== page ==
An appreciation of the natural history of acquired valvular heart disease is a prerequisite to an understanding of how surgical intervention has altered the natural outlook. The prognosis for a patient with valvular heart disease treated medically is dependent on the stage of the disease at which he is first seen. Therefore, assessment for surgery requires evaluation of the pathophysiologic consequences that have resulted from the hemodynamic alterations. Survival statistics for patients seen at the University of California Medical Center at San Francisco are presented and compared with the data of others. Stenotic lesions appear to have a poorer prognosis than chronic regurgitant lesions and generally warrant surgical intervention at an earlier functional stage of the disease. However, valvular insufficiency produced acutely is poorly tolerated and many constitute a surgical emergency. The selection of patients with mitral or aortic valve disease for surgery obviously requires an appreciation of the natural history of valvular heart disease. One must weigh the expected surgical morbidity and mortality against the anticipated outcome of medical management alone. Therefore, one must know not only the early and late results of surgical procedures for various valvular lesions, but also the pathophysiologic consequences of valvular heart disease at various stages in its natural history. Simple awareness of average survival statistics is inadequate. For example, the prognosis of asymptomatic mitral stenosis differs greatly from that of mitral stenosis that has led to severe pulmonary vascular disease with resultant pulmonary hypertension and cardiac decompensation. The purpose of this review is to examine the major valvular lesions in terms of their pathophysiologic consequences and their natural history in the absence of surgical intervention.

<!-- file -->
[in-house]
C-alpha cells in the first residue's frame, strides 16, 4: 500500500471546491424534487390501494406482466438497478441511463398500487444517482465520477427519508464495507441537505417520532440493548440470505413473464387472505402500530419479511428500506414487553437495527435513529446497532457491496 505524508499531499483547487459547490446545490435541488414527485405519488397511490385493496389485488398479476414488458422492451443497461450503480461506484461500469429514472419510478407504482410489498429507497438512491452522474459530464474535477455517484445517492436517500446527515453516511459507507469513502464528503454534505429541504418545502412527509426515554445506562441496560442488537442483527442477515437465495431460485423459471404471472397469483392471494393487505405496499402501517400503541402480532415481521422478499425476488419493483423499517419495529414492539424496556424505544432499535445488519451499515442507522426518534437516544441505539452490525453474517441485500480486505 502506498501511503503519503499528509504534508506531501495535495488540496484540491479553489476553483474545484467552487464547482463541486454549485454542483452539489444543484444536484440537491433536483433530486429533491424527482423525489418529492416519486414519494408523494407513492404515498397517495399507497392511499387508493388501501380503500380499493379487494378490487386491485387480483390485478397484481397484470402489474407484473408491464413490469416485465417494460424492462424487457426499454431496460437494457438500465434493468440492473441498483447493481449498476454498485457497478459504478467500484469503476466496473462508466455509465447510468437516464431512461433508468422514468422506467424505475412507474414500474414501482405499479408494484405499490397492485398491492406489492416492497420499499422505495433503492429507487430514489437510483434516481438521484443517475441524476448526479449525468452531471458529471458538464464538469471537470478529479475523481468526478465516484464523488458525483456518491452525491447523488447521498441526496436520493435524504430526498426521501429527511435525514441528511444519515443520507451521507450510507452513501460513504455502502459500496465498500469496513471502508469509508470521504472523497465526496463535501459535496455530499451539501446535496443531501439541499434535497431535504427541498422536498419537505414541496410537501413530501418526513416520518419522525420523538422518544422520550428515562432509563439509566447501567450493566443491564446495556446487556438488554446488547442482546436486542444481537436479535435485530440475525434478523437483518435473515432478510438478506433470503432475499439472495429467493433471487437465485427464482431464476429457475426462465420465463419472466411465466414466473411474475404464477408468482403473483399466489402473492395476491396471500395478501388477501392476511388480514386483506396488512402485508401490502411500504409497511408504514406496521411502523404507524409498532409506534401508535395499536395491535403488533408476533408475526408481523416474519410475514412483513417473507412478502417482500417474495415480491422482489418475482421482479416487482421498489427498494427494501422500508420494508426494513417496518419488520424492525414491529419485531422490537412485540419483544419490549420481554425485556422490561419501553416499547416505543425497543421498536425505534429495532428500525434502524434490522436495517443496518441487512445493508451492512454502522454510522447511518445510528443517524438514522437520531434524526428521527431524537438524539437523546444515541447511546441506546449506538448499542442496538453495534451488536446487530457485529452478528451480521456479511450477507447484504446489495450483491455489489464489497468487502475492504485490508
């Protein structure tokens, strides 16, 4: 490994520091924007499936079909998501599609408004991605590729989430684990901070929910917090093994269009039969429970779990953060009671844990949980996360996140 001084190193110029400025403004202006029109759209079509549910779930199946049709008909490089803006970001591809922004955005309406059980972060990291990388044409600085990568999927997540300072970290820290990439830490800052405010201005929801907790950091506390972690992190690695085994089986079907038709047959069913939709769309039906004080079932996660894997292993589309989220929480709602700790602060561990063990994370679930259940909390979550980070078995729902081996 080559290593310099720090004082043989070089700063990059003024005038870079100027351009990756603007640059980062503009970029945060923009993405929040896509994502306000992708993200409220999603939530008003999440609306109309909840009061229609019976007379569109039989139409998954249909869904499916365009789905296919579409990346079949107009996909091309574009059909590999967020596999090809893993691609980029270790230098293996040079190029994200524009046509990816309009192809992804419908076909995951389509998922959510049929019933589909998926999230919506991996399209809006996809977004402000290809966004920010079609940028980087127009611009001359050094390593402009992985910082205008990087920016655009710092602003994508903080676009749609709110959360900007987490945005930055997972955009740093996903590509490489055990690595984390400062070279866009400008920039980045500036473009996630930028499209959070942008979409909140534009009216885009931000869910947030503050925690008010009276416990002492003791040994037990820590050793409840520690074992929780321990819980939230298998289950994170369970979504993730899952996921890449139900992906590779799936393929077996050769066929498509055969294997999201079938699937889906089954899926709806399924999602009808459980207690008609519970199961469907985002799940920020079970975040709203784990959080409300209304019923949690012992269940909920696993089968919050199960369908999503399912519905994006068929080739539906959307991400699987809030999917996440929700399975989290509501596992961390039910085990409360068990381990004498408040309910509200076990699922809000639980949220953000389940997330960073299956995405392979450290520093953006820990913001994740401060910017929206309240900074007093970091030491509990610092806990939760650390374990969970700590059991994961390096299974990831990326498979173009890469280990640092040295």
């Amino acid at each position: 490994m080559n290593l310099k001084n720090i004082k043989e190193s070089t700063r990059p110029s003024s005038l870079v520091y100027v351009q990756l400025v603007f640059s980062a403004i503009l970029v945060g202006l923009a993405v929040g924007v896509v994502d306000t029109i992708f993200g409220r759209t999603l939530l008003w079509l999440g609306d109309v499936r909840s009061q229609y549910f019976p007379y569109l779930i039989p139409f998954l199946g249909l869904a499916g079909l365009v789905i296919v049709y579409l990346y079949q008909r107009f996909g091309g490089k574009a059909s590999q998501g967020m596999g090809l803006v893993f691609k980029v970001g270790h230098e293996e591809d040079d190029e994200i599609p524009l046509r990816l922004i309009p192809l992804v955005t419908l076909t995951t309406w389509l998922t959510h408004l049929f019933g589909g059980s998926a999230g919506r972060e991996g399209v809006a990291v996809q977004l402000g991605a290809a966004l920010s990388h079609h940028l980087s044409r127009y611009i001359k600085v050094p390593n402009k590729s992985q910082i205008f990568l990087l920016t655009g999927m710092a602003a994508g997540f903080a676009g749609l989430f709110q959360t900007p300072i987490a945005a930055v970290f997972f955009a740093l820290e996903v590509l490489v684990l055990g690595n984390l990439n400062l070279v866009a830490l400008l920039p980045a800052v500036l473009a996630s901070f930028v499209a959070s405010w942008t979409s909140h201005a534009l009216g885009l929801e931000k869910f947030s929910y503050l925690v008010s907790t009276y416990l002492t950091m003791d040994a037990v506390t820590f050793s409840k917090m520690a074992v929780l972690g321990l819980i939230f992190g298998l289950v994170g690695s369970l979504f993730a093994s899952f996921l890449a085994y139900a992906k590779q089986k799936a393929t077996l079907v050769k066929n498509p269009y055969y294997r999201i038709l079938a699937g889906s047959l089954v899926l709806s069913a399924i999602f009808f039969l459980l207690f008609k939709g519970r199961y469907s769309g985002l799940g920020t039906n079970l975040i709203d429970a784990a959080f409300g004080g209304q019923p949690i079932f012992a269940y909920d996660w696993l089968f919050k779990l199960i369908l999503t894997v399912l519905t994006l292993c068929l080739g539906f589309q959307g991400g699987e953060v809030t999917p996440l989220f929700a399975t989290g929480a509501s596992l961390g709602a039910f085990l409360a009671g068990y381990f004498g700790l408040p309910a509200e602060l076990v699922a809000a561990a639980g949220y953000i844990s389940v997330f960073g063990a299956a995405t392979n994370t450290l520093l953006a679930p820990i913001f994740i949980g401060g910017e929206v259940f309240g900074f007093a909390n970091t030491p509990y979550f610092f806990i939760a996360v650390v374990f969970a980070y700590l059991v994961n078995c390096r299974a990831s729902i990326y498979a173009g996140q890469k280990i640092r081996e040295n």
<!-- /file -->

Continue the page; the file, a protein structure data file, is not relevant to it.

ASJC Scopus subject areas
- Cardiology and Cardiovascular Medicine